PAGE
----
“Advancing to Q2 really helped our confidence. We wanted to show that in Australia and couldn’t, but we did in Bahrain and this is what we will try to achieve every race weekend.”
Haas F1 Team has begun its debut season by surpassing expectations. But how hard is it to stay ahead of the curve in Formula One, as everyone is constantly developing their car?
“It is very difficult, but we will continue to develop. We’ll continue to test in the wind tunnel and bring new developments to our car, and that will lead to gains in our aerodynamic program throughout the season. I think we’ll bring new developments like the rest of the midfield packs are doing, or aiming to do.”
Bahrain saw the team’s first live pit stops. How were they, and how does it feel to finally have performed live pit stops?
“I would say two out of the three pit stops were good. We still can improve, but we were in the ballpark. In the third one we had an issue with one of the wheel nuts. I give credit to the crew member because when he went to put the wheel on, he realized something was wrong and took it off again. Had he not fixed it, the car probably would have been stopped after the first two corners from the wheel being loose. So we had an issue, but we solved it and maybe lost two seconds and it didn’t make a difference anyway. The mechanic and his actions stopped us from making an even bigger mistake.”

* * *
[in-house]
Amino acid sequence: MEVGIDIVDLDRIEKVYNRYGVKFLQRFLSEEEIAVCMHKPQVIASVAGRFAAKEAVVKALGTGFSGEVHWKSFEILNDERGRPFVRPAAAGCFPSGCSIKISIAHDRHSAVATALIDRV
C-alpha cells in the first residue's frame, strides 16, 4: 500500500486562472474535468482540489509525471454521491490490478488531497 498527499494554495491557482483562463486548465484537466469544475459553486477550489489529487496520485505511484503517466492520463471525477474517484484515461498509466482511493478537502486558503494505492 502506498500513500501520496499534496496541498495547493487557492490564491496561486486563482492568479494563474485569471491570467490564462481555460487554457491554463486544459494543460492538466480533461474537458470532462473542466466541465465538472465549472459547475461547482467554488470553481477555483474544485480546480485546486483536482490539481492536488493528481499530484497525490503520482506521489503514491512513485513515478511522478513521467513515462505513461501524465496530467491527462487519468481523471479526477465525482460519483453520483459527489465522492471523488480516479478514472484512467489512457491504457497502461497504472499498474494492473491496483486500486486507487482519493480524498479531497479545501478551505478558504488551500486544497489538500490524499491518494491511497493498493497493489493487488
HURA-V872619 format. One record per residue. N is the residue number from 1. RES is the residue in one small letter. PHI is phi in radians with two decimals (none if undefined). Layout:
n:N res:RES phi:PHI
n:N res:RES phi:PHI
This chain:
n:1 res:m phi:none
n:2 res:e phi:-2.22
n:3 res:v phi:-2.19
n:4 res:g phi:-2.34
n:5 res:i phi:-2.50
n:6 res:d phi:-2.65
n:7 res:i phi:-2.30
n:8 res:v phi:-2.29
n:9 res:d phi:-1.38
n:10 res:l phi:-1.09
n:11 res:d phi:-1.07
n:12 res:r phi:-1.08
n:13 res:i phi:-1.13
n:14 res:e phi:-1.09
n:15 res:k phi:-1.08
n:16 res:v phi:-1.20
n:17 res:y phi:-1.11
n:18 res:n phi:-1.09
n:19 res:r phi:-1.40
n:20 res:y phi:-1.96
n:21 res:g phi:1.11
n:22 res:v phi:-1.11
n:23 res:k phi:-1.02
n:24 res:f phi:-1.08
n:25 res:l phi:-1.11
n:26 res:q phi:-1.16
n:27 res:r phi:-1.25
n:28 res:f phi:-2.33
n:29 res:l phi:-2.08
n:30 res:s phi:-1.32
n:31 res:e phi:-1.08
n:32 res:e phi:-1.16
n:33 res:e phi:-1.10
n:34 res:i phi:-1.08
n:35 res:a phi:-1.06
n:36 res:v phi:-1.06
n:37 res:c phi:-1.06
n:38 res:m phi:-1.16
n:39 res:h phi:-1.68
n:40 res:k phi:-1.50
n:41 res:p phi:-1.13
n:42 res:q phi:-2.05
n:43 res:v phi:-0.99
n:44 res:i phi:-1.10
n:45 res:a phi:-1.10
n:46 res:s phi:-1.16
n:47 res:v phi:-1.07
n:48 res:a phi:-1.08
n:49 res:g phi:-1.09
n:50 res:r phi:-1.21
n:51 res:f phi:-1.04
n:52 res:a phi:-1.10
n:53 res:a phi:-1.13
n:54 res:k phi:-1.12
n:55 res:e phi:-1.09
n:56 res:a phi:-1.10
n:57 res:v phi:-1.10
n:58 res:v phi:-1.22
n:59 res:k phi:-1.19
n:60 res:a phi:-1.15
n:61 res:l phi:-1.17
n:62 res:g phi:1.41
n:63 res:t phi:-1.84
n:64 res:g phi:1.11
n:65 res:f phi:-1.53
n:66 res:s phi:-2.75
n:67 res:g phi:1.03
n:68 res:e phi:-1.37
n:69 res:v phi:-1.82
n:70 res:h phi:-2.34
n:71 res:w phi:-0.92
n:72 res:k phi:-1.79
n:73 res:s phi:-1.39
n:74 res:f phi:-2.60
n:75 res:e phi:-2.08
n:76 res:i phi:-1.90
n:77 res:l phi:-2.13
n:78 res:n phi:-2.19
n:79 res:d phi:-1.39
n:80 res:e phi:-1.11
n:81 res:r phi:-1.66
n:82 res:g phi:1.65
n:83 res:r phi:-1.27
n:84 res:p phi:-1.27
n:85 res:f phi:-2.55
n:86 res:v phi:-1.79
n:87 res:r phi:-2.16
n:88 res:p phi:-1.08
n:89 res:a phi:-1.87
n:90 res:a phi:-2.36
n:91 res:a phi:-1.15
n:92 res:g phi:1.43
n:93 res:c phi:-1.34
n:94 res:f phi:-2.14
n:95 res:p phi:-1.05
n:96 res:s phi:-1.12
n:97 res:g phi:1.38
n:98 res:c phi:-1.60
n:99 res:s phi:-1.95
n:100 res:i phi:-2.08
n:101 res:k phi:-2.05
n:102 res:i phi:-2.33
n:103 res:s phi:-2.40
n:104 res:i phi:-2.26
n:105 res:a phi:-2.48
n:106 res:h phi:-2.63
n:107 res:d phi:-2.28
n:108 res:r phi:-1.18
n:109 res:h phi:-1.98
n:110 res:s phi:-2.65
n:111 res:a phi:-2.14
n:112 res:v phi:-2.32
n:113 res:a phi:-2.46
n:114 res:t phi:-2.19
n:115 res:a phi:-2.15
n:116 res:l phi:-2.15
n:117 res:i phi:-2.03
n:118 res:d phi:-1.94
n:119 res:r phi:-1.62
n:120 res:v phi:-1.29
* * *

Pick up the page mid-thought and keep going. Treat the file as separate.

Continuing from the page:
While the team is performing well and Grosjean has the results to prove it, bad luck has hampered Gutiérrez’s efforts and he’s had back-to-back retirements. How do you balance the success of one driver while working to help the other driver overcome the adversity he’s faced?